Catering for children with undiagnosed AuDHD

From the perspective of a late diagnosed female


In our current school system, it is often not possible for individuality to be encouraged. This can be difficult for any student but is especially so for those who are neurodivergent. There are many ways in which the ability to conform can be problematic.

 

For example, for some children, learning to self-regulate and organise themselves will be easily achieved but, for others it will be a lifelong struggle. At 21 years old I am still prone to being incredibly forgetful, as one of my most prominent ADHD traits is an ‘out of sight, out of mind mentality’ wherein if something isn’t right in my line of sight or in my immediate future, all memory of it leaves my mind.

 

These days, I have methods in place to help myself avoid this forgetfulness, but back when I was an undiagnosed teenager, things felt pretty hopeless at times. 

 

In the past, the only reference I had for what neurodivergence looked like was in my male peers, who presented completely differently to me. I remember two boys in my secondary school who were widely understood to be Autistic and ADHD, respectively. The Autistic boy never seemed to realise when he was being made fun of and I even saw him dancing eccentrically on top of tables a handful of times. The ADHD boy frequently interrupted teachers and was known to be the class clown, easily making little jokes and comments in the spur of the moment.

When I saw these boys and others like them in my school, the idea that this is what being neurodivergent looks like cemented in my mind. Back then, there was very little information available about how these behaviours could manifest in different genders; so, although I knew the way my brain worked was different, that I was different from most of my friends, I did not know why.


The effect of non-diagnosis


As there was no recognition of my neurodivergence, the adults in my life were generally unable to accommodate my shortcomings and I was therefore often chastised or punished (in the case of school) for reasons out of my control.I was poorly organised - forgetting my PE bag, ingredients for Food Tech and leaving homework to the last minute or forgetting about it altogether - and was not given the correct tools to help myself correct the behaviour.


I was socially anxious and unable to participate in class in the way that my teachers wanted me to. I zoned out easily when required to sit and listen for long periods of time and was subsequently embarrassed by my teachers in front of my peers when they called on me with questions that I didn’t have the answer to. It felt as though there was no room for error without a punishment following it in the form of humiliation, being made to stay late after class or being given detentions.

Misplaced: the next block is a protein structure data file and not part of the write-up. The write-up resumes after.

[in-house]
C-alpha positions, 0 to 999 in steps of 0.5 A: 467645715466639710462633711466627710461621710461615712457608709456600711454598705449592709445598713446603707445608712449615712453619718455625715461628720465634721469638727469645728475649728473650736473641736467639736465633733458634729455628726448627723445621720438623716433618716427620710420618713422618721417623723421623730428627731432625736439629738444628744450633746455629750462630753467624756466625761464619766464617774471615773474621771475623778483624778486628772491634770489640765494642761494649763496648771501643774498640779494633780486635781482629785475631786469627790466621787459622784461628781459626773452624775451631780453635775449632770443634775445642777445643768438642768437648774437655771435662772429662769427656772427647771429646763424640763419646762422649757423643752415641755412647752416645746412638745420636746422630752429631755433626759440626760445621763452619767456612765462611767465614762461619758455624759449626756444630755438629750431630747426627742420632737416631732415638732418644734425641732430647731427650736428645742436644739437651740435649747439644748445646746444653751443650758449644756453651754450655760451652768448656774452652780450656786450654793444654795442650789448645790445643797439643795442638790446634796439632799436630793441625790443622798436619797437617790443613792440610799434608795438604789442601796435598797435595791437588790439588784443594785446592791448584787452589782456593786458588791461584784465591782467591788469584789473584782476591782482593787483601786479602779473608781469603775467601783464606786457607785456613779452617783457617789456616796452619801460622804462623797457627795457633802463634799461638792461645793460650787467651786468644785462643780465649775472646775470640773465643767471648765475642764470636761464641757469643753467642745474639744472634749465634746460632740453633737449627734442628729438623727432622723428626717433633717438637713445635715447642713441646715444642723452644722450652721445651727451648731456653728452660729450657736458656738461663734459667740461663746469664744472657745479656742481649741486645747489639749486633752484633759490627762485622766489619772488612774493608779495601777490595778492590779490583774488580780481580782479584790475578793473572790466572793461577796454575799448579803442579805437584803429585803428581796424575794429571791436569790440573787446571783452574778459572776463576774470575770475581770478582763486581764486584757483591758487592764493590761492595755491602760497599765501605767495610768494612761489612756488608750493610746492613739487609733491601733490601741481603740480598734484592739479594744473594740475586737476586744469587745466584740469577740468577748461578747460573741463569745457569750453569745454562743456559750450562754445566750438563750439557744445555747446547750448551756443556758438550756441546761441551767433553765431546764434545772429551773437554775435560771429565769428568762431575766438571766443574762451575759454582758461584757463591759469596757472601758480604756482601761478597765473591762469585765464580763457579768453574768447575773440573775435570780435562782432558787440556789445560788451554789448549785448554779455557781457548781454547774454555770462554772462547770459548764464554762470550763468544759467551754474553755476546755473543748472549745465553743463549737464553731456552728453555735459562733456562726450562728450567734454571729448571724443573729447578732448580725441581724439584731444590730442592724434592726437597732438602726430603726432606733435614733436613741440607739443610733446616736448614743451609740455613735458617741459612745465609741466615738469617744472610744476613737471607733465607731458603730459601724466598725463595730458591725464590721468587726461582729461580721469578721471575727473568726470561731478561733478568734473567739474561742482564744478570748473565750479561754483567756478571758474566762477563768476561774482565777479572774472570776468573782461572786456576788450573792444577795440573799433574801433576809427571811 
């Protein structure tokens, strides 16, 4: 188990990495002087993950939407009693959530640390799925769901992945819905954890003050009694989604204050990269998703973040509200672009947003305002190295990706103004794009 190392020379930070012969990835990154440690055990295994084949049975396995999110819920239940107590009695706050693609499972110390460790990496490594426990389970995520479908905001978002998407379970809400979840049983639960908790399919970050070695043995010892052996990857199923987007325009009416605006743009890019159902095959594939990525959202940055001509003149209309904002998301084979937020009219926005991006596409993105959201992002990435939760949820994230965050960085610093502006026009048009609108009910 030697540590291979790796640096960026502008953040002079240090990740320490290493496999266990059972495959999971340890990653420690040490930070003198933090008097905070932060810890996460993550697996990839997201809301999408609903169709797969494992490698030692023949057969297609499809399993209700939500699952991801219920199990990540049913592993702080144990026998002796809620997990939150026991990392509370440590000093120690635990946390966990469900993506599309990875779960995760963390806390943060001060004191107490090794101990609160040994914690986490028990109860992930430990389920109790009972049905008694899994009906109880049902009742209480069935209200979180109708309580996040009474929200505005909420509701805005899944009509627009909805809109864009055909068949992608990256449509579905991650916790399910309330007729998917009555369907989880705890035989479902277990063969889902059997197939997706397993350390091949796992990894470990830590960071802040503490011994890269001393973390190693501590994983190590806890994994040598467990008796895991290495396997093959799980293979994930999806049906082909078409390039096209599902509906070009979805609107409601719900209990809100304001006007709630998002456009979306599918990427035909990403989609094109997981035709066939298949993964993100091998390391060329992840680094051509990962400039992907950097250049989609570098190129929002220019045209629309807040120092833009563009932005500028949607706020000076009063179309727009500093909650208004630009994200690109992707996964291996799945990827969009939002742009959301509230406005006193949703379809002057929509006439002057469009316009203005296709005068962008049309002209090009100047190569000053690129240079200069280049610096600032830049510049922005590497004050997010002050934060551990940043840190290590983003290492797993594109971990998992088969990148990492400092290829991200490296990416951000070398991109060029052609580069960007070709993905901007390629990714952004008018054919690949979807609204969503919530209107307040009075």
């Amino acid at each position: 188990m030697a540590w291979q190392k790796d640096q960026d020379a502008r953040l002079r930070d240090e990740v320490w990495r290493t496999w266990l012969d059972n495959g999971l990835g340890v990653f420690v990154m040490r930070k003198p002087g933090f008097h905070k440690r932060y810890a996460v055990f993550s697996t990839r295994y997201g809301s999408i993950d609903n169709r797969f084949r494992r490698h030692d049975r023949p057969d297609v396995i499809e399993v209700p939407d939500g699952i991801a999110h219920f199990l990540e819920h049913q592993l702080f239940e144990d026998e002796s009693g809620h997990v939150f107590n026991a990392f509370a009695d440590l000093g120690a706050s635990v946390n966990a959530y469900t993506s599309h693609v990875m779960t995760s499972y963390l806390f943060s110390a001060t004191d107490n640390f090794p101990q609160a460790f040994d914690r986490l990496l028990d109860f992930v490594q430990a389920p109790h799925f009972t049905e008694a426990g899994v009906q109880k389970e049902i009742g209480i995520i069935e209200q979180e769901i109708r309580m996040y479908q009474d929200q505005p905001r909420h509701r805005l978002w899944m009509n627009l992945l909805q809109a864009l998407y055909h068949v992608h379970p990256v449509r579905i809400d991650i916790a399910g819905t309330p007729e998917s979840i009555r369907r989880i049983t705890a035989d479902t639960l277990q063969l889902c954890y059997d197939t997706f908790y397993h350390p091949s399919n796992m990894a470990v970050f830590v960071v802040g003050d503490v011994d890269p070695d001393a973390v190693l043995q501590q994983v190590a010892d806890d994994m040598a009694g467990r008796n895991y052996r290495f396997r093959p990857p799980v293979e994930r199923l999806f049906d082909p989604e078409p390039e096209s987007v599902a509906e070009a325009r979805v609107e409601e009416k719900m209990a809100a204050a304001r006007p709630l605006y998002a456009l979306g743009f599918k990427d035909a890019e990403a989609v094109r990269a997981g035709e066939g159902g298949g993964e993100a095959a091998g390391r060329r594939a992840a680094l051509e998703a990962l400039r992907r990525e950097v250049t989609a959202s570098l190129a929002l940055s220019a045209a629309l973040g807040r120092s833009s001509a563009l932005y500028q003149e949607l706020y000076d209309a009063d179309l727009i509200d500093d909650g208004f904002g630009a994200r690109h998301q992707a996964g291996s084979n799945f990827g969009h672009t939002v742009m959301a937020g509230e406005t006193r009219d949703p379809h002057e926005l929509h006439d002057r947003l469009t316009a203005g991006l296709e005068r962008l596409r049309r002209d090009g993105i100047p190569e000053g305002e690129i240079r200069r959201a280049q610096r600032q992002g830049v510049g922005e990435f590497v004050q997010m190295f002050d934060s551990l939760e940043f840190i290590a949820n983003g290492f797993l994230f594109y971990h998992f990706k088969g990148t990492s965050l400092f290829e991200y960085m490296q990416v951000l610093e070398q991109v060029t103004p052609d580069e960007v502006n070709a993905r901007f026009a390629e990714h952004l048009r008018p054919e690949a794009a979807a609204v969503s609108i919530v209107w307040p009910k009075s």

Change one thing

I’m sure that all teachers hope to make their classrooms a place where those who are struggling can feel as heard and understood as possible.

So, with that in mind, here are a few thoughts about ways teachers could improve their classroom’s accessibility. Just one of these might make a real difference to both diagnosed and undiagnosed neurodivergent children.

1.    Allow quiet fidget toys to be used in class.

The repetitive motion of some fidget toys can really improve concentration when having to sit still for long periods of time.


2.   Allow movement in class.

Whether that’s in the form of a quick walk in the hallways or simply making time for your students to stand up and stretch, allowing movement in class reduces restlessness.


3.    Talk to the students who seem to be struggling without appearing angry or annoyed.

Taking the time to speak with children (especially as they get older) more as equals, rather than disobedient children will help you to understand them better and hopefully help them to communicate what help they might need.


4.    Consider the language you use to set tasks.

For example, try not to say something like “This should only take you X amount of time”. I often struggled to complete a task within a given time and a time limit made me very anxious.


5.    One-on-one support 

One-on-one support is important for those who are neurodivergent, but it can be difficult for them to understand where they might need it. Giving the chance for this - wherever possible - will greatly improve your student’s understanding of their work.


6.    Give multiple examples of what a completed task might look like.

There is no such thing as the idea of a neurotypical’s ‘common sense’ when autistic people are presented with a new concept or new information. Therefore, making it abundantly clear about what you expect the outcome of their workings to be is a great idea and incredibly helpful.


7.    Visible reminders of tasks that need to be completed.

For example, offering some ribbon to be tied around a student’s wrist as a reminder to get their planner signed by their parent/guardian and prompting them not to take it off until the task is complete.


8.      Only call on those with their hand up to answer questions.

It can take neurodivergent students more time to fully process information given to them, even if they truly do understand the subject. But more than this, I’ve never met a student who doesn’t have some kind of anxiety about being called on randomly, neurodivergent or otherwise.

With thanks to Dylan Ewens (they/them) for writing this article. Dylan is 21 years old and lives in West Sussex. They enjoy music, song writing, reading, and writing fiction. They are passionate about gaining more understanding of neurodivergence (with a special interest in ADHD and Autism) and communicating this knowledge with others.

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